No, what they were doing, as it turns out, they were cheating. And the reason that you have arms control agreements is you don't make them with your friends, you make them with your enemies. And it's the process that is required to hold countries accountable. The worst part that has happened under the agreed framework, there was these fuel rods, and the nuclear program was frozen. Those fuel rods have now been reprocessed, as far as we know, and North Korea has a capability, which at one time might have been two potential nuclear weapons, up to six to eight now, we're not really clear. But in this period of time when there has not enough action been taken, I think that the threat from North Korea has increased.
Imagine that! Korea didn't develop nukes on Clinton's watch! They cheated! The Clinton administration got them to sign a nice treaty and they cheated! So it's not really the administration's fault at all. Give Madeline an "A" for effort and a gold star! It's the effort that counts, after all, and how good you feel about yourself. Right? Right?

This from one of the people with her hands on the levers of power.

We're headed toward tyranny because we won't look at it. The signs are all there, but we won't admit to ourselves that it's possible. I have to agree with the Left on one thing: bloody oppression of our rights is coming, eventually. I just think it's equally likely to be at their hands as at the hands of the Right. For decades now our government has been constructing the individual mechanisms of it, as the Geek with a .45 once wrote eloquently about. He put it this way:
We, who studied the shape and form of the machines of freedom and oppression, have looked around us, and are utterly dumbfounded by what we see.

We see first that the machinery of freedom and Liberty is badly broken. Parts that are supposed to govern and limit each other no longer do so with any reliability.

We examine the creaking and groaning structure, and note that critical timbers have been moved from one place to another, that some parts are entirely missing, and others are no longer recognizable under the wadded layers of spit and duct tape. Other, entirely new subsystems, foreign to the original design, have been added on, bolted at awkward angles.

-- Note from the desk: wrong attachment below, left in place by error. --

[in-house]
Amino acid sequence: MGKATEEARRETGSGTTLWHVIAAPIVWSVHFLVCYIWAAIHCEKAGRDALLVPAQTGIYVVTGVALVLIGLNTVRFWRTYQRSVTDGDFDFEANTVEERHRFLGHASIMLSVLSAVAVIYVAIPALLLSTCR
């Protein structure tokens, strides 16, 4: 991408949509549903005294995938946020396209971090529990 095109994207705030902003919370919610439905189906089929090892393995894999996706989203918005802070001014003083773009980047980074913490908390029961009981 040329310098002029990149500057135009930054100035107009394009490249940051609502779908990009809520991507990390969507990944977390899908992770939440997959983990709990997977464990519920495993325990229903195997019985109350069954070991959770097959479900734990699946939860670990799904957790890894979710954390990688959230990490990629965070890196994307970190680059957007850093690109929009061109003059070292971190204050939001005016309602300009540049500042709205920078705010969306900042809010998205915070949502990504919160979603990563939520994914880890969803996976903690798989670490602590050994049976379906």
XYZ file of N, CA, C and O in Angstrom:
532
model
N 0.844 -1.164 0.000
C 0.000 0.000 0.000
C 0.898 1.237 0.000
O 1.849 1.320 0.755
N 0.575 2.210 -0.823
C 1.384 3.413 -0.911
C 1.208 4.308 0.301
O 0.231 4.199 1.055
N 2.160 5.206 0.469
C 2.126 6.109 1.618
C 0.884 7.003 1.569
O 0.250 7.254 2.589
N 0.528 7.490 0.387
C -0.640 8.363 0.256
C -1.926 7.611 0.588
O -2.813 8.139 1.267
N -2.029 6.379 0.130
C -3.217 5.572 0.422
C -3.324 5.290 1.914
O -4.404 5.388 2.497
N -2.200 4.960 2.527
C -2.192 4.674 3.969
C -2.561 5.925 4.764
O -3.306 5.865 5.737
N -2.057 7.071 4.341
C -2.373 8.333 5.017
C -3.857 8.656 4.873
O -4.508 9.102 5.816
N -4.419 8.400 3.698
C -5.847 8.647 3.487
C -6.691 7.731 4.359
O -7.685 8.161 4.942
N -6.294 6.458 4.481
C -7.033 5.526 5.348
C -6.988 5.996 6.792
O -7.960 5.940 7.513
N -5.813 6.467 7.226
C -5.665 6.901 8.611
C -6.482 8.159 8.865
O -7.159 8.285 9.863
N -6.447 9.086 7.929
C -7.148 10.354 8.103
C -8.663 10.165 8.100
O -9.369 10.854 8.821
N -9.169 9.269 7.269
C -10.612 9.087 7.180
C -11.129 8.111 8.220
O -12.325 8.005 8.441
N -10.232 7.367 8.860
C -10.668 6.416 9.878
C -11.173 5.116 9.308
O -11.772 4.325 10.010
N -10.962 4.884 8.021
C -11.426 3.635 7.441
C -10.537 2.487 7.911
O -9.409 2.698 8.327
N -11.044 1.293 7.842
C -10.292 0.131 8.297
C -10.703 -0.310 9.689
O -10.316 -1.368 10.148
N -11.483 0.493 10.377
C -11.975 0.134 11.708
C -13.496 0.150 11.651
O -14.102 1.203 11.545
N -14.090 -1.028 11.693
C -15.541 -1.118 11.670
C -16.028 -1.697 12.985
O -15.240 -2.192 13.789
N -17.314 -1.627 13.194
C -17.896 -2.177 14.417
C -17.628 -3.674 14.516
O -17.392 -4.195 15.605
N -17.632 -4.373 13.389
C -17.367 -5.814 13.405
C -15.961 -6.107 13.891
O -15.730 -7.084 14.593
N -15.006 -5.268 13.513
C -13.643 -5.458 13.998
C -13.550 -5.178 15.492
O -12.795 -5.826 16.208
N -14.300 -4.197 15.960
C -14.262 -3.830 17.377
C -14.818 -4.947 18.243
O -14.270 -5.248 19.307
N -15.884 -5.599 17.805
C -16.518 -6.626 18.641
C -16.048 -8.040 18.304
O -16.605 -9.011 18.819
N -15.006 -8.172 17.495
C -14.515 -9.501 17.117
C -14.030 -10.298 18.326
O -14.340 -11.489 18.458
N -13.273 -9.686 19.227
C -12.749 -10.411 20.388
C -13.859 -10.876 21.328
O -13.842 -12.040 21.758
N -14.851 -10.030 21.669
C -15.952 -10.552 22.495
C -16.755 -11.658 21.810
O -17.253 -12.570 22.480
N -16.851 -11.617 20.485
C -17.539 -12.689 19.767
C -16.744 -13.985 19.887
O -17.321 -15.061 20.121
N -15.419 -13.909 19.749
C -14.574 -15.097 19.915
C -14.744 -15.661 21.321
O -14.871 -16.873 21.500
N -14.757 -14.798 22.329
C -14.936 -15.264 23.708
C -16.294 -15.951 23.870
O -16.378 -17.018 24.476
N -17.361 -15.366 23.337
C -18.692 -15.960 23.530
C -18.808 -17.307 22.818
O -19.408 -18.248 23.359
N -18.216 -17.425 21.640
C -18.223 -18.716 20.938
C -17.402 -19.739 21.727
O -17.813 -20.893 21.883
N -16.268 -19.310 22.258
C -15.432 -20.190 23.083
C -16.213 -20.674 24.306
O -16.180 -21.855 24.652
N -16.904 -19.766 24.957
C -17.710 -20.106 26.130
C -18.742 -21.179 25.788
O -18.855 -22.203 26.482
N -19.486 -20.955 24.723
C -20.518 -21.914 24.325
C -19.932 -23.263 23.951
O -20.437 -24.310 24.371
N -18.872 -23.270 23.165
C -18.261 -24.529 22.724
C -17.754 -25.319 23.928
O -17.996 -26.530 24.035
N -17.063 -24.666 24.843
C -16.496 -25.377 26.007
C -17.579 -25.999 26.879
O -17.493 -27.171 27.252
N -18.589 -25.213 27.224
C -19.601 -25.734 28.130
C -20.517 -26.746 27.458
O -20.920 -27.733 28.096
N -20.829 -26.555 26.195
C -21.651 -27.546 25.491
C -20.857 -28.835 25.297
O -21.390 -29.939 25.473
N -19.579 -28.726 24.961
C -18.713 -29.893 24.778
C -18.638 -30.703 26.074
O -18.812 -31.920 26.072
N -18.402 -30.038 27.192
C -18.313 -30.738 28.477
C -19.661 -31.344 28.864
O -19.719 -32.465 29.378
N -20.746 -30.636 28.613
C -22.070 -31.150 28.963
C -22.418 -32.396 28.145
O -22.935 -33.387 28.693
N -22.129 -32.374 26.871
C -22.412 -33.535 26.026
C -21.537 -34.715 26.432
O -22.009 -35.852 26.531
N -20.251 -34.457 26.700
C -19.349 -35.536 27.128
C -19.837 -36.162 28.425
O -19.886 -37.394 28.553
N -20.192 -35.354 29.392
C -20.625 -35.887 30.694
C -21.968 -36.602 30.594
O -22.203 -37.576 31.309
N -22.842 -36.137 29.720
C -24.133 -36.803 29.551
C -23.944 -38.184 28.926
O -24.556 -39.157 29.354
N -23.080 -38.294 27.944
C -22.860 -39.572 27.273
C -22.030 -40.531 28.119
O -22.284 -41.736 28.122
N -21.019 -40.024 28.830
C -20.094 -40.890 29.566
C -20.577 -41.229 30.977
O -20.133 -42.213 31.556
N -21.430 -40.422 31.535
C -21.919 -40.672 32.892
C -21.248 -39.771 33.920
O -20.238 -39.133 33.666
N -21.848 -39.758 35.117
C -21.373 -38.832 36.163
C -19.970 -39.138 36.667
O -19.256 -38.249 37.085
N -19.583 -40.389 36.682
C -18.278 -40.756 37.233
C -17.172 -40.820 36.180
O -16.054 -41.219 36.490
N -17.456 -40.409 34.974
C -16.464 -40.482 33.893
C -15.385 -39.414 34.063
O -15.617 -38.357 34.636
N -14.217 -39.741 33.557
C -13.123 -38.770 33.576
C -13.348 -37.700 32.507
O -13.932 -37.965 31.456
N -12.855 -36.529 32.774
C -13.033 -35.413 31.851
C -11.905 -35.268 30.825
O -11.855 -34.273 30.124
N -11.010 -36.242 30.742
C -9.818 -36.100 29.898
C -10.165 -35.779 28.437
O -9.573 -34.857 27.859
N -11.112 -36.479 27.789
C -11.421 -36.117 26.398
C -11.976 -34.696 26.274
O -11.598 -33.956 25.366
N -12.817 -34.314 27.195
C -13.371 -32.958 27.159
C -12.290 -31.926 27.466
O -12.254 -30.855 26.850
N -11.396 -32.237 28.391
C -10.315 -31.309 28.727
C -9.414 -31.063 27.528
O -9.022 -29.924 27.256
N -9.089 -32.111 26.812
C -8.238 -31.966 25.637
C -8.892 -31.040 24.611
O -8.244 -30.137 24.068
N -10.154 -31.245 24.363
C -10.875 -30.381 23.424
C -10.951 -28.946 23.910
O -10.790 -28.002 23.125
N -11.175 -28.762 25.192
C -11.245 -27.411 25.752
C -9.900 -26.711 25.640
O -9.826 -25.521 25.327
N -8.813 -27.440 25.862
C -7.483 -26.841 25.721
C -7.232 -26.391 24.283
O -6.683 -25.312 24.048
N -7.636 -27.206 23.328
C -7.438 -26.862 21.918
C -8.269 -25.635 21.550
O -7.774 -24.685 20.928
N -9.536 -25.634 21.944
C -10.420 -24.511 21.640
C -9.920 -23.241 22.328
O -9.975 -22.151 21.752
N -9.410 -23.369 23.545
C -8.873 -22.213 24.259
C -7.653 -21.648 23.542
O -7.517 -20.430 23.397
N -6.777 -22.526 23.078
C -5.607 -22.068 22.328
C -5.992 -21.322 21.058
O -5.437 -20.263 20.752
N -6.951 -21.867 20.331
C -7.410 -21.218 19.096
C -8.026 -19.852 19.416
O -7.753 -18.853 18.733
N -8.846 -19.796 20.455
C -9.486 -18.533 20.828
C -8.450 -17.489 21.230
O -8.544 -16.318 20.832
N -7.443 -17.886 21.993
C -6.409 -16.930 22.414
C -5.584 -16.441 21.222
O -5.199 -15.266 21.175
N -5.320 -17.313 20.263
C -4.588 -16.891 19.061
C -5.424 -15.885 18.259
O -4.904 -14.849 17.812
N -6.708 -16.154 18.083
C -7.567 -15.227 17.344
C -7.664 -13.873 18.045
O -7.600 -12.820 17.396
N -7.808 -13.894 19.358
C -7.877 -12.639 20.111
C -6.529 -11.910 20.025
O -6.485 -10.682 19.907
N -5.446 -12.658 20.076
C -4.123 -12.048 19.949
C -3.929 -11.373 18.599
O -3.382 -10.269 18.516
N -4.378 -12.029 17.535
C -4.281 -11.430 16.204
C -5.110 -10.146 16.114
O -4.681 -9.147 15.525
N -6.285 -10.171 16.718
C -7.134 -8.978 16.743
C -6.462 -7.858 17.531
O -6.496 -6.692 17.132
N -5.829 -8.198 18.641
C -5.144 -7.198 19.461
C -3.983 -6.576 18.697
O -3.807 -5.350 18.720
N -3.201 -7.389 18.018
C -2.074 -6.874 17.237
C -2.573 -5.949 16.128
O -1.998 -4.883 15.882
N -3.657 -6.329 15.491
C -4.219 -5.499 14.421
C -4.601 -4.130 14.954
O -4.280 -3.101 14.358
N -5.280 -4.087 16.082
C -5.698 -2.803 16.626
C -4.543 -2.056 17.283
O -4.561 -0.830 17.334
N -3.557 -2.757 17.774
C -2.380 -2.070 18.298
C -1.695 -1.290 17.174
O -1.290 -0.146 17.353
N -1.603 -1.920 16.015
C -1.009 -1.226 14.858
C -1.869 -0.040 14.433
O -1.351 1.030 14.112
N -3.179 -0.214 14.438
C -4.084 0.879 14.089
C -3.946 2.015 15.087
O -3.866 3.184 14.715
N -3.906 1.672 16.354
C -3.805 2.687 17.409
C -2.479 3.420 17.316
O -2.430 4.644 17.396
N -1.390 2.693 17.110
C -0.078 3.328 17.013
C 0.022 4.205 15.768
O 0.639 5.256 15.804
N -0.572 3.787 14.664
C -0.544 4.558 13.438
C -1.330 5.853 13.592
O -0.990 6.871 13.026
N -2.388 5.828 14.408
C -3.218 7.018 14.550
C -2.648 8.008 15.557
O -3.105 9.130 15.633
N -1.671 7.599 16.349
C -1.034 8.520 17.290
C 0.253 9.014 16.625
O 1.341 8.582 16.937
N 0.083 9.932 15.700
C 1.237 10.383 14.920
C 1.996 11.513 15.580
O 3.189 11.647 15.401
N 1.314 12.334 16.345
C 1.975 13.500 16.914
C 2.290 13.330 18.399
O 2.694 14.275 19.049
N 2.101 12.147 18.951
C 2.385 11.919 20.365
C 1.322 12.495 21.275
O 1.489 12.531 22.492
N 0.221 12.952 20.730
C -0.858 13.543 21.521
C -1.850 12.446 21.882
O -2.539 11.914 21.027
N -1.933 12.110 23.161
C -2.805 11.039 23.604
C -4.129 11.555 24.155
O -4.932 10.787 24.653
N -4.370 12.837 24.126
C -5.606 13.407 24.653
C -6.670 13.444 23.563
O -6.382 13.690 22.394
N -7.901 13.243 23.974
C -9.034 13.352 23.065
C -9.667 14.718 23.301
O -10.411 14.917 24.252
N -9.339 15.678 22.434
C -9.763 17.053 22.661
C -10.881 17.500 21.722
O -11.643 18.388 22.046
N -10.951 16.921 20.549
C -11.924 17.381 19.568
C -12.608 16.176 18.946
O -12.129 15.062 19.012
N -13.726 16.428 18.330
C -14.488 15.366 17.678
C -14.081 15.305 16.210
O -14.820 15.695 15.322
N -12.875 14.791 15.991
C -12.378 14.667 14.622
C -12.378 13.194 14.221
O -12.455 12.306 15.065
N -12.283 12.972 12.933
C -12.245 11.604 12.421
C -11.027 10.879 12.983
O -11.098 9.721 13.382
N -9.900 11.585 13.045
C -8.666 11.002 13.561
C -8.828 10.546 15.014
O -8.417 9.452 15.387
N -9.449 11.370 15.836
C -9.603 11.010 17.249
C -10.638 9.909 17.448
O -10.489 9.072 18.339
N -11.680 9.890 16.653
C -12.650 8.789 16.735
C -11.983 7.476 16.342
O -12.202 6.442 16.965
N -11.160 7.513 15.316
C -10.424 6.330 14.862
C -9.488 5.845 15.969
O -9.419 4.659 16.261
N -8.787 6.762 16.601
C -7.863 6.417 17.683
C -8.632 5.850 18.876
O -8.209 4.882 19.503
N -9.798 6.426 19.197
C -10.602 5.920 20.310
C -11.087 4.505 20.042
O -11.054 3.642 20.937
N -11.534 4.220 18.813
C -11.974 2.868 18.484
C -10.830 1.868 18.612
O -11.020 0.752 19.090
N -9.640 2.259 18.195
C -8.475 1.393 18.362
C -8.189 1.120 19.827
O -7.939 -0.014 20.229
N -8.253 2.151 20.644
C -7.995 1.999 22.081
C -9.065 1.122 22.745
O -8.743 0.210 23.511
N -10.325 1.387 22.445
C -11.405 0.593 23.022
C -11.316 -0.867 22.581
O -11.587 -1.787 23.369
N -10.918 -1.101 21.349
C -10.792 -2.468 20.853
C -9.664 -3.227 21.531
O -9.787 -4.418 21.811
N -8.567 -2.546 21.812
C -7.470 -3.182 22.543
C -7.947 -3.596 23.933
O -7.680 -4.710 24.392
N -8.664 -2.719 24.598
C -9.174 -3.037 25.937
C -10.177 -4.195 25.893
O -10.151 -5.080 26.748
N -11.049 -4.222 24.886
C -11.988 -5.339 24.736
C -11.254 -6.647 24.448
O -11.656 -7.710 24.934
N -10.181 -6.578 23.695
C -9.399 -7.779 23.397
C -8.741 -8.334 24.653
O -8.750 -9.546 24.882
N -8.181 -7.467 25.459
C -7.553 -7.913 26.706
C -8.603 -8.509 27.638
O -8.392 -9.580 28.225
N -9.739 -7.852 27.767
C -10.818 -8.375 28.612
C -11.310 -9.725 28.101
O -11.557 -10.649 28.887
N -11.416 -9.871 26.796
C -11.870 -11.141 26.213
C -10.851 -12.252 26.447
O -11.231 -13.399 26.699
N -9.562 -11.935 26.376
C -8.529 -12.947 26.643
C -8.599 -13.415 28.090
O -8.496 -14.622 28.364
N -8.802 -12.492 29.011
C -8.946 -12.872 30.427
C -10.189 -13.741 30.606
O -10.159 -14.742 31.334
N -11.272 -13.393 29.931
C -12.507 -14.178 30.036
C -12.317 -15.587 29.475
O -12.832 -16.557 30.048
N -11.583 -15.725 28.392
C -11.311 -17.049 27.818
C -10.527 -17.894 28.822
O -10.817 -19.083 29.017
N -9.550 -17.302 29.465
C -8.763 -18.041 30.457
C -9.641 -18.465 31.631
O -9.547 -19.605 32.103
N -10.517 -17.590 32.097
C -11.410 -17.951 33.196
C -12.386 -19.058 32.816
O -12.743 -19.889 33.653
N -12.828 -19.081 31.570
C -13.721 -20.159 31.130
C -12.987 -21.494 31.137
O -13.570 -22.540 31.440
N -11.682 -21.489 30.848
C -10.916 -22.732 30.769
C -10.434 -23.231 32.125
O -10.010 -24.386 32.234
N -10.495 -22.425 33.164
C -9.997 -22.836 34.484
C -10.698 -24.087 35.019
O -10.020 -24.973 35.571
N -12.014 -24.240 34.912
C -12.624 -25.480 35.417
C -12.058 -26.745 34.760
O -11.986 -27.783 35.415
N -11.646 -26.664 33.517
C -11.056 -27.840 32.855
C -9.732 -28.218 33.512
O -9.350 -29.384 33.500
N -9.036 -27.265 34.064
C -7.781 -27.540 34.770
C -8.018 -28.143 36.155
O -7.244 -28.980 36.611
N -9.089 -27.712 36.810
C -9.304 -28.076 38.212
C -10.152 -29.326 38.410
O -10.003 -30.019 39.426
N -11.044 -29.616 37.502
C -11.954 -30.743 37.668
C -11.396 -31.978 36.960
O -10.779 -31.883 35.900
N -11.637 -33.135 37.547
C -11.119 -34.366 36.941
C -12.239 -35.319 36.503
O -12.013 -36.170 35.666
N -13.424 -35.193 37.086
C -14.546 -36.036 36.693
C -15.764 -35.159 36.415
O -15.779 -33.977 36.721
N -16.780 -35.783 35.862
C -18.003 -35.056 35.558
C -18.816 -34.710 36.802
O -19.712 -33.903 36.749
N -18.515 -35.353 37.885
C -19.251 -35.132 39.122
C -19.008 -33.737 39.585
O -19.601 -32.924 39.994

We know the tools and mechanisms of oppression when we see them. We've studied them in depth, and their existence on our shores, in our times, offends us deeply. We can see the stirrings of malevolence, and we take stock of the damage they've caused over so much time.

Others pass by without a second look, with no alarm or hue and cry, as if they are blind, as if they don't understand what they see before their very eyes. We want to shake them, to grasp their heads and turn their faces, shouting, "LOOK! Do you see what this thing is? Do you see how it might be put to use? Do you know what can happen if this thing becomes fully assembled and activated?"
I'm one of the people the Geek was talking about in his piece. I've studied history, philosophy, and our Constitutional form of government, and I've seen how it's been folded, twisted, spindled, mangled and mutilated for expediency, for advantage, for gain. I recognize the mechanisms of oppression that have been built and that simply await final assembly. I've watched as we've calmly, almost absent-mindedly forged the chains of tyranny, never believing that they'll ever actually get used for that - the argument being: "Our government would never do that! We're all about Truth! Justice! And the American Way!" I've seen the social-utopists of the Left wreck our schools, producing significant percentages of ignorant drones, illiterate, innumerate, unwilling to learn and unable to reason. I've seen the authoritarians of the Left and the Right pass laws "for our own protection" that have been abused and will be perverted - as soon as a sufficiently bad "national emergency" raises its ugly head.

And I see that "national emergency" coming. We're currently at Threat Level Bert™